Lorser Feitelson: First of all, Holger Cahill before the Project had a reputation: very few people realized that he was also an experimentalist in art like Dada. He was mixed up in a movement which had a name that sounds like “Dada,” but it had another name. I can look it up for you. I think this man who runs the Whitney Museum—I’m just trying to think of his name—John Baur—tells about it. I have a book here on the “The Crises in American Art;” it’s called “Revolution and Tradition,” by John Baur. Let’s look up and see what he says about this magnificent human being. (Feitelson reads book.) It’s very strange—I thought for a moment this was about Fletcher Martin, because Fletcher Martin was on the Project. This is not. Let’s see what it says about Holger Cahill. Edward Bruce is even in this book, 102; also, Figure 161 will show you what Bruce painted like.
Betty Hoag: Good!
Lorser Feitelson: 161 is a very poetic landscape. Here it is, what you’d call the American scene. He really painted what he knew and loved. All right, we’ll see what else: “Holger Cahill, 28, 29, and 132.” Here, somewhere around here. “Holger Cahill, the same spirit as Dada, an obscure movement, largely forgotten, since nothing was ever written concerning it, but remarkably similar to Dada in some respects. Founded by Holger Cahill about 1920, even its name ‘Inje – Inje’ had something of the same nonsensical cadence as Dada, as though it bore more significance in relation to the purpose of the movement, Inje”—
Betty Hoag: Is it from an Indian word?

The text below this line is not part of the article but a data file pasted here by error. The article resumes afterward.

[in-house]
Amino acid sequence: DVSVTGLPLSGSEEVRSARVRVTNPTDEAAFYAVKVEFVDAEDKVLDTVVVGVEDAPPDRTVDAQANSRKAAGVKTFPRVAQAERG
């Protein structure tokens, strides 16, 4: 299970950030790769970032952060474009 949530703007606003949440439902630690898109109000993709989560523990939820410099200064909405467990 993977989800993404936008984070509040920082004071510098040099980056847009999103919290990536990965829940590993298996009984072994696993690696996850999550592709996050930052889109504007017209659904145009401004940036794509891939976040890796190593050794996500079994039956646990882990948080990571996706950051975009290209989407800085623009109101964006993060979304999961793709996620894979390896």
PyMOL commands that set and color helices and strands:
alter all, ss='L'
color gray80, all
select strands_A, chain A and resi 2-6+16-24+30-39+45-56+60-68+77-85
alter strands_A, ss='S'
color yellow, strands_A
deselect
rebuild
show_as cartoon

Lorser Feitelson: I don’t know what it means. Cahill had read in a book by a Fellow of the Royal Geographical Society that Inje-Inje was the only word in the language of a South American tribe of Indians who managed however to communicate a wide range of meanings through different inflections of the word accompanied by various gestures. His movement proposed to return to the arts a comparable simplicity, to cut away the superstructure of our cultural refinements and discover the basic and most direct form of human expression. Painting, for instance, was to be reduced primarily to horizontal and vertical forms though not in as rigid a manner as the Dutch painters of de Stijl—that means Mondrian—nor even necessarily abstract. This was very interesting.
Betty Hoag: But apparently the movement died out.
Lorser Feitelson: Yes, well I mean all movements only last a short time. I don’t care what movement it is. The early movement like Fauve lasted only two years, that’s what it was. And the first Cubists, only four years. No movement lasts longer than that.
Betty Hoag: Well, this had died out before his idea for the Index of American Design began.